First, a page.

Opens Fri Aug 10
When director François Ozon was a young French boy on holiday in the Landes, a southwest region of France on the Bay of Biscay, he befriended an old Dutch couple at the beach. It's not difficult to imagine petit François, age nine or 10, being fascinated by these aging creatures, and struggling also to reconcile his youth with their age. How could he possibly grow old?
In the middle of François' lingering European holiday, something terrible happened: During one of the many days on the beach, the old Dutchman went for a swim and never returned. Helicopters flew low and glided along the shore in search of this man's drowned body. He was never found.
Twenty years later, François Ozon, now a filmmaker, has made Under the Sand, a kind of retelling of this memory. Charlotte Rampling is cast as Marie, a woman who loses her husband to the sea. Because the memory is so unresolved--because the Dutchman didn't simply drown, he disappeared--Ozon decided to start shooting the film without knowing how it would end.
The film begins with Jean and Marie, who have been married 25 years, settling into their holiday home: folding the sheet that has kept the dust from the couch, opening the shutters, setting a table, getting firewood. Jean (Bruno Cremer) is an overweight man who breathes heavily with every activity. Still, the weather is so fine their first day at the beach that Jean tells Marie that he will go for a swim. He never returns from the waves; a subsequent search fails to find his body. Marie is left to close the shutters, return the sheet to the couch, and head back home to Paris, alone in their car.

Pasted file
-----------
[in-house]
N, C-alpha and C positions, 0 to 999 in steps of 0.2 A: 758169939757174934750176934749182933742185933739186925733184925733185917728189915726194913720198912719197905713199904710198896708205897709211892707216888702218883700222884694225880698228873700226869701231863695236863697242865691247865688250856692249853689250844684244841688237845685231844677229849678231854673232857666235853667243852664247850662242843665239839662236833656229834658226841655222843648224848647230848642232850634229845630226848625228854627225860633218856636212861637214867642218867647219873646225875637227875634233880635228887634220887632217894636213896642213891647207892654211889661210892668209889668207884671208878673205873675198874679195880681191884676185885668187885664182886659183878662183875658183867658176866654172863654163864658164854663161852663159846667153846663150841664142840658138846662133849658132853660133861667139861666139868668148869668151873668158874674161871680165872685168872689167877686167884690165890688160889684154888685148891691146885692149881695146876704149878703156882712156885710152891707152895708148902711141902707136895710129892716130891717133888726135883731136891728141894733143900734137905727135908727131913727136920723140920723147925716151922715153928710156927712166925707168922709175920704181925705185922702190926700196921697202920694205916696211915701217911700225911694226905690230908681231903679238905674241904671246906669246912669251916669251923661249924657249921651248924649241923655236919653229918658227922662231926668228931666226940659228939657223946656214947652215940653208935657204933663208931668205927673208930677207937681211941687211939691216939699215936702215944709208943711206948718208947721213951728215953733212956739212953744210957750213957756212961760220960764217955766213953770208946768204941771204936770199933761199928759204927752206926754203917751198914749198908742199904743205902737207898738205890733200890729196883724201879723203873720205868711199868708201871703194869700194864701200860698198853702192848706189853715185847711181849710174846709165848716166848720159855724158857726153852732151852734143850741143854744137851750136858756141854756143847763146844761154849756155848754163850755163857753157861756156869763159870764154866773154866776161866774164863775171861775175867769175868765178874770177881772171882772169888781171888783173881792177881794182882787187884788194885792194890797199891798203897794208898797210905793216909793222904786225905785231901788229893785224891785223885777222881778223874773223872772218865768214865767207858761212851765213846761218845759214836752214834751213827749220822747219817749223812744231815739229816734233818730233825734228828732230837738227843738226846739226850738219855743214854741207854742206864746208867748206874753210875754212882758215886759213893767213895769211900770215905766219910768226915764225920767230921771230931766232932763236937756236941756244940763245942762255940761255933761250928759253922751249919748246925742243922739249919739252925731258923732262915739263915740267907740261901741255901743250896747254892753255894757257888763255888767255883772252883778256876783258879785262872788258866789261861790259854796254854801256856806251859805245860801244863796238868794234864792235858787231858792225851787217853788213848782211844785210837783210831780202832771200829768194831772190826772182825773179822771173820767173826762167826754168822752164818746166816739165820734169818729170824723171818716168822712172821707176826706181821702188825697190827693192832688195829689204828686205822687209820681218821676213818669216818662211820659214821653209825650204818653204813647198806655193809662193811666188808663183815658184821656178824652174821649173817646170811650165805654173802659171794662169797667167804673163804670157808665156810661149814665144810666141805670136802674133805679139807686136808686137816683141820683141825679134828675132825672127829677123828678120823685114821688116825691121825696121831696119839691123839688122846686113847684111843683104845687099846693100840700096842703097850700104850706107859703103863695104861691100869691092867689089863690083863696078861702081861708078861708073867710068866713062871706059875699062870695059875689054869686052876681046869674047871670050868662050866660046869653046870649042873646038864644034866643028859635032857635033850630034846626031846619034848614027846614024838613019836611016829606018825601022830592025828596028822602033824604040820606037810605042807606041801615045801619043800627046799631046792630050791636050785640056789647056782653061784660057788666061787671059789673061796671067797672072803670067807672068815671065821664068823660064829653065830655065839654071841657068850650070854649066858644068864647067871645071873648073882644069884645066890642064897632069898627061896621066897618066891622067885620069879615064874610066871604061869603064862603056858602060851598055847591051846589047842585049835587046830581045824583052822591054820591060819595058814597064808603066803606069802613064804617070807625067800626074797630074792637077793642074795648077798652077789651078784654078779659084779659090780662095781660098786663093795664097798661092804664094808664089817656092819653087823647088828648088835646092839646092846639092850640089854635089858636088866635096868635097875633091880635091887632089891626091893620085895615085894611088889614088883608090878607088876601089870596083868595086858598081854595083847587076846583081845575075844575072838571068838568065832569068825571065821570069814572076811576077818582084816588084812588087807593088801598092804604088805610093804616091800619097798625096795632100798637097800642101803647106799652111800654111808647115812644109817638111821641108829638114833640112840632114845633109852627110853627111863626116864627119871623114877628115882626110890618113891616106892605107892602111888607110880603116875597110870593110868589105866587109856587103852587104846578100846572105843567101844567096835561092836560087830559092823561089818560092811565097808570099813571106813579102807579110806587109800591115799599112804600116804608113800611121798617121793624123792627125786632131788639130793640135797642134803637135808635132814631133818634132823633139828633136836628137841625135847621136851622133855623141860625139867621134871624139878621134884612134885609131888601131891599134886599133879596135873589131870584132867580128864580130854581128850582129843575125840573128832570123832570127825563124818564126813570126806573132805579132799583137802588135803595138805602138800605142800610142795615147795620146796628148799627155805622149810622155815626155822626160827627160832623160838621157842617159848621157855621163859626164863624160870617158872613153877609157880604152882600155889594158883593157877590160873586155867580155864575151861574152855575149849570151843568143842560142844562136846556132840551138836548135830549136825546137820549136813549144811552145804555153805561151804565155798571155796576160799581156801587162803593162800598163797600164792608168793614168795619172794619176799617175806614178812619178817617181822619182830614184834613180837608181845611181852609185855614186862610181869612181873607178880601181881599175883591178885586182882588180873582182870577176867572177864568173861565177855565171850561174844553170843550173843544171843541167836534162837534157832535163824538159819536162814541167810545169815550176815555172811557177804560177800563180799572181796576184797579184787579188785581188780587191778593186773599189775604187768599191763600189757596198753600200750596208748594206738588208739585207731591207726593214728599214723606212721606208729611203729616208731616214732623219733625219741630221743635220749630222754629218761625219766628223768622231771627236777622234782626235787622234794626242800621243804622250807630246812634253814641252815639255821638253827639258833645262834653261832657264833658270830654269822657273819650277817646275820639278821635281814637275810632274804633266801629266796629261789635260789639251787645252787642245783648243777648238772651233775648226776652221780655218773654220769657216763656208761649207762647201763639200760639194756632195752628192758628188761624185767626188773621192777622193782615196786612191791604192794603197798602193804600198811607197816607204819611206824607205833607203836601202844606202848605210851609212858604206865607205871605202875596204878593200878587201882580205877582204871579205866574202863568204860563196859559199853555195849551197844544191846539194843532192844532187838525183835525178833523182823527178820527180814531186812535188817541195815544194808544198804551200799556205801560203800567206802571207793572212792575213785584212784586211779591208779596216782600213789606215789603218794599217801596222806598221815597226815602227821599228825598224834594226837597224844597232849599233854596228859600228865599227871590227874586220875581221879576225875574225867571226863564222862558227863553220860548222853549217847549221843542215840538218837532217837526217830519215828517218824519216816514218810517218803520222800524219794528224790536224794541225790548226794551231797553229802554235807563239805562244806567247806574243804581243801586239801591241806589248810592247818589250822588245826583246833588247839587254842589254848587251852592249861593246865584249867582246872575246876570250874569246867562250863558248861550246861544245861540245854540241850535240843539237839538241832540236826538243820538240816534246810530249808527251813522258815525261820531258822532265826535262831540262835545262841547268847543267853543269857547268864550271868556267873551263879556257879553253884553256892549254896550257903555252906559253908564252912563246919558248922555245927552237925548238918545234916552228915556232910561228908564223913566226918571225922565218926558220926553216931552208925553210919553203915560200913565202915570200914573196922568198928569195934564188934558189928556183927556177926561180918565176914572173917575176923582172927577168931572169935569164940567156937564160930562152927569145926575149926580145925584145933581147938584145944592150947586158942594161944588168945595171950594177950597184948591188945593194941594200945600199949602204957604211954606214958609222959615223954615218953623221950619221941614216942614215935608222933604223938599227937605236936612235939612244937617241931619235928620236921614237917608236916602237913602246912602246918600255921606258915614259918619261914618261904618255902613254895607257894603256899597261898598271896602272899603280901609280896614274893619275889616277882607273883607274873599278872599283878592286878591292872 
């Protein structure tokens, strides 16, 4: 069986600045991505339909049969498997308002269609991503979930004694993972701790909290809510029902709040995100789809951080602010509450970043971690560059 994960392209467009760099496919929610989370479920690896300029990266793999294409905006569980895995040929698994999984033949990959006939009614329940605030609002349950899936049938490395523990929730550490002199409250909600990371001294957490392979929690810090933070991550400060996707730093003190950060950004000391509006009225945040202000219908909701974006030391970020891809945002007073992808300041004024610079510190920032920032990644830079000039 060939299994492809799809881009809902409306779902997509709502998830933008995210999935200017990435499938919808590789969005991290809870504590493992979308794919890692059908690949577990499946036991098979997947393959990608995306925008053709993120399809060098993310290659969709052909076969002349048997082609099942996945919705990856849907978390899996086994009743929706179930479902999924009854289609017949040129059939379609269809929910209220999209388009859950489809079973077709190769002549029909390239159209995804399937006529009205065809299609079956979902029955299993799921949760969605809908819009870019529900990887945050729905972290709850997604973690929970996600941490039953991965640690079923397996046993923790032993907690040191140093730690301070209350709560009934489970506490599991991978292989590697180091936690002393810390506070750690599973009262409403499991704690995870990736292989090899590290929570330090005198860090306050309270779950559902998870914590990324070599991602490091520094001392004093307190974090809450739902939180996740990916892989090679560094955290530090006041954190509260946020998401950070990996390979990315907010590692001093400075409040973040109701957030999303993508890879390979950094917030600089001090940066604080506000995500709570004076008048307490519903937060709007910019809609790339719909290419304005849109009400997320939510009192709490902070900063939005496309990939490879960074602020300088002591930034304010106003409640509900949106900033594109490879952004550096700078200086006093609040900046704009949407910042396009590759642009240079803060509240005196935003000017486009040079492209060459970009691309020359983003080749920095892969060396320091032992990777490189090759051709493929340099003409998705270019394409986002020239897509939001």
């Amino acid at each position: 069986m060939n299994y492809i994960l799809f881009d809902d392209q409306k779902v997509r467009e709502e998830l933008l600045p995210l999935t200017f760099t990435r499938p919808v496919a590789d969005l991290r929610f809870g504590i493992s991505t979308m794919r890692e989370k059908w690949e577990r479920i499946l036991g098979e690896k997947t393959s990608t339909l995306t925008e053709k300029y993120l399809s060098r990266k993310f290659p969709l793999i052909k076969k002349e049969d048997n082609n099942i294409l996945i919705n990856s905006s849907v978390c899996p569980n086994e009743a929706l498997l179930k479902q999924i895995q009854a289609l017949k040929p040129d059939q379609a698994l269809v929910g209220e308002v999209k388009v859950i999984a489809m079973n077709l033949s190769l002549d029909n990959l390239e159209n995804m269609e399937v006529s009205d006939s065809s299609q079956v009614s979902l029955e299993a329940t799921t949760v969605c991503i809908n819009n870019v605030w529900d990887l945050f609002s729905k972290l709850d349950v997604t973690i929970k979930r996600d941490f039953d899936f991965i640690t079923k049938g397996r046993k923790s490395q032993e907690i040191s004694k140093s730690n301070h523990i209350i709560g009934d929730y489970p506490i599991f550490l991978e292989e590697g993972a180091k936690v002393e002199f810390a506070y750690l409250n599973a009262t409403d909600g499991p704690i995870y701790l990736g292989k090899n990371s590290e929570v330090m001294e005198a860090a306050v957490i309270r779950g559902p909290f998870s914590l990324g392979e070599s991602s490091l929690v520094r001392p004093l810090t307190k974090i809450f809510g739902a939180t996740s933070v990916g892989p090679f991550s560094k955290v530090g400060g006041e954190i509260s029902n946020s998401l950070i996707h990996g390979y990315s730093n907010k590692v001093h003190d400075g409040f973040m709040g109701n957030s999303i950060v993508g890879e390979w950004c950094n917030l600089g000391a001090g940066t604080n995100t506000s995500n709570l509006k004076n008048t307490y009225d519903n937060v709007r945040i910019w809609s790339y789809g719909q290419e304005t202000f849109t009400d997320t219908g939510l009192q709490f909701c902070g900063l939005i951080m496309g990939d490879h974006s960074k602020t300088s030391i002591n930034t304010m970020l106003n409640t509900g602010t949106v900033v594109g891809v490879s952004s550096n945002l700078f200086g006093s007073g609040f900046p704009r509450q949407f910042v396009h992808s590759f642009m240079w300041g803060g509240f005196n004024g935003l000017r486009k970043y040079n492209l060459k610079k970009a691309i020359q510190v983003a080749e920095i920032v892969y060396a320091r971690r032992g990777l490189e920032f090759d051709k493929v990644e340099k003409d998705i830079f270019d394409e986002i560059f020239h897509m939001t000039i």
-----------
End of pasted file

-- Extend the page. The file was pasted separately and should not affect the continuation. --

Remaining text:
On her return to Paris, she tries to forget their strange holiday. Her husband is still alive, even living in the house, she believes, and so she has breakfast with Jean. She sleeps with Jean. She talks about Jean in the present tense at parties. When she speaks of him, her face is lit and alive. She exercises every day, probably more than she used to. She goes to work--she is a professor of literature, currently teaching Virginia Woolf.
But slowly, Marie submits to the waves of truth, and she must make amends with her missing husband. Another man has taken interest in her, and his presence disrupts Jean's ghostly reality. In her dreams, Marie's body is caressed by both men, and she must decide whether to view the world imaginatively or realistically. There is a sadness to both options; there is a relief in both, as well.
Charlotte Rampling is now 56 years old. Her beautiful lips naturally frown and wrinkles intrude on her gemstone eyes; now, those flashing eyes are her youth's remainder. As captured in 1974's The Night Porter, she was a tigress in her youth. Rampling's eyes sit widely on her face--so, so blue, and irrefutably cat-shaped. As a young actress, it was her eyes that made her sophisticated and strange beyond her years. But in Under the Sand, Ozon focuses on his star's age: He lights her poorly on purpose, and he lingers on her face so we can trace her wrinkles. Never is she not beautiful; never has there been another film so dedicated to the true beauty of an older woman.
Ozon has integrated Rampling's own life into the telling of his story: We've glimpsed her eyes, now cradled in their boats of skin, on film for years, and the ghost of Rampling's youth is present in Marie. Ozon passes on the haunt and longing of his own childhood memory, and the romance and fear that was born behind his innocent eyes when an easy holiday was set to ruin.